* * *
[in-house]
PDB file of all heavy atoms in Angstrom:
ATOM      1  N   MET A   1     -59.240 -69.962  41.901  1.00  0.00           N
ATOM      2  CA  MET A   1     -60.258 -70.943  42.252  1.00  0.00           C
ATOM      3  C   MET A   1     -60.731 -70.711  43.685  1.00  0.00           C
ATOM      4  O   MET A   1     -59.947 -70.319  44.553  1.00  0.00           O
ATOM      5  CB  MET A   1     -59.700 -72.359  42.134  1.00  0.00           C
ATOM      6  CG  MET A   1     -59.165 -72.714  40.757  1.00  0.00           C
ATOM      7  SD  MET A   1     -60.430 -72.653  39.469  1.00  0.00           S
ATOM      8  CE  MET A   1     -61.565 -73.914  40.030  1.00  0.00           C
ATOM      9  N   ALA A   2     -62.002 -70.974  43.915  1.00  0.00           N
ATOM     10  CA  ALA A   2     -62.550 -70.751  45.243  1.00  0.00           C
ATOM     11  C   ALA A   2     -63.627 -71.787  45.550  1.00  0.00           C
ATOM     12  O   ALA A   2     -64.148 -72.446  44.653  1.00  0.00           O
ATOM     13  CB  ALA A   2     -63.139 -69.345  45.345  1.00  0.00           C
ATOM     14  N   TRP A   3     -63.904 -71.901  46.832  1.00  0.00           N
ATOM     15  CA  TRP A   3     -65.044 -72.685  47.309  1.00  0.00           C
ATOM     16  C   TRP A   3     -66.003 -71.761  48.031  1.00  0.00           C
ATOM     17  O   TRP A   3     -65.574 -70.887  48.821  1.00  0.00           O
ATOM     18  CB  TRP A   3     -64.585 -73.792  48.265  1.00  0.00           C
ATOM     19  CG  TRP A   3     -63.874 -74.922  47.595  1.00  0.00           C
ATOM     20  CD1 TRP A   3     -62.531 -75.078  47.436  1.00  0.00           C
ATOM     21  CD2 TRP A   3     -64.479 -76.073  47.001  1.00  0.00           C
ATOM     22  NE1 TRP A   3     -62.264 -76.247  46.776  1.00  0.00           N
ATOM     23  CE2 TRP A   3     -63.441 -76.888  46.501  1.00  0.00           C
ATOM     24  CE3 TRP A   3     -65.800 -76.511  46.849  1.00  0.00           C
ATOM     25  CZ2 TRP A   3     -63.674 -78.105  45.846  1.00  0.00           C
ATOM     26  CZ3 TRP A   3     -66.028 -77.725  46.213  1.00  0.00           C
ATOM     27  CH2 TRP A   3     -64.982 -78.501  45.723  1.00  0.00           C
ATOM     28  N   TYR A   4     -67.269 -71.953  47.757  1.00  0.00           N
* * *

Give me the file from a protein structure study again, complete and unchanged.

[in-house]
PDB file of all heavy atoms in Angstrom:
ATOM      1  N   MET A   1     -59.240 -69.962  41.901  1.00  0.00           N
ATOM      2  CA  MET A   1     -60.258 -70.943  42.252  1.00  0.00           C
ATOM      3  C   MET A   1     -60.731 -70.711  43.685  1.00  0.00           C
ATOM      4  O   MET A   1     -59.947 -70.319  44.553  1.00  0.00           O
ATOM      5  CB  MET A   1     -59.700 -72.359  42.134  1.00  0.00           C
ATOM      6  CG  MET A   1     -59.165 -72.714  40.757  1.00  0.00           C
ATOM      7  SD  MET A   1     -60.430 -72.653  39.469  1.00  0.00           S
ATOM      8  CE  MET A   1     -61.565 -73.914  40.030  1.00  0.00           C
ATOM      9  N   ALA A   2     -62.002 -70.974  43.915  1.00  0.00           N
ATOM     10  CA  ALA A   2     -62.550 -70.751  45.243  1.00  0.00           C
ATOM     11  C   ALA A   2     -63.627 -71.787  45.550  1.00  0.00           C
ATOM     12  O   ALA A   2     -64.148 -72.446  44.653  1.00  0.00           O
ATOM     13  CB  ALA A   2     -63.139 -69.345  45.345  1.00  0.00           C
ATOM     14  N   TRP A   3     -63.904 -71.901  46.832  1.00  0.00           N
ATOM     15  CA  TRP A   3     -65.044 -72.685  47.309  1.00  0.00           C
ATOM     16  C   TRP A   3     -66.003 -71.761  48.031  1.00  0.00           C
ATOM     17  O   TRP A   3     -65.574 -70.887  48.821  1.00  0.00           O
ATOM     18  CB  TRP A   3     -64.585 -73.792  48.265  1.00  0.00           C
ATOM     19  CG  TRP A   3     -63.874 -74.922  47.595  1.00  0.00           C
ATOM     20  CD1 TRP A   3     -62.531 -75.078  47.436  1.00  0.00           C
ATOM     21  CD2 TRP A   3     -64.479 -76.073  47.001  1.00  0.00           C
ATOM     22  NE1 TRP A   3     -62.264 -76.247  46.776  1.00  0.00           N
ATOM     23  CE2 TRP A   3     -63.441 -76.888  46.501  1.00  0.00           C
ATOM     24  CE3 TRP A   3     -65.800 -76.511  46.849  1.00  0.00           C
ATOM     25  CZ2 TRP A   3     -63.674 -78.105  45.846  1.00  0.00           C
ATOM     26  CZ3 TRP A   3     -66.028 -77.725  46.213  1.00  0.00           C
ATOM     27  CH2 TRP A   3     -64.982 -78.501  45.723  1.00  0.00           C
ATOM     28  N   TYR A   4     -67.269 -71.953  47.757  1.00  0.00           N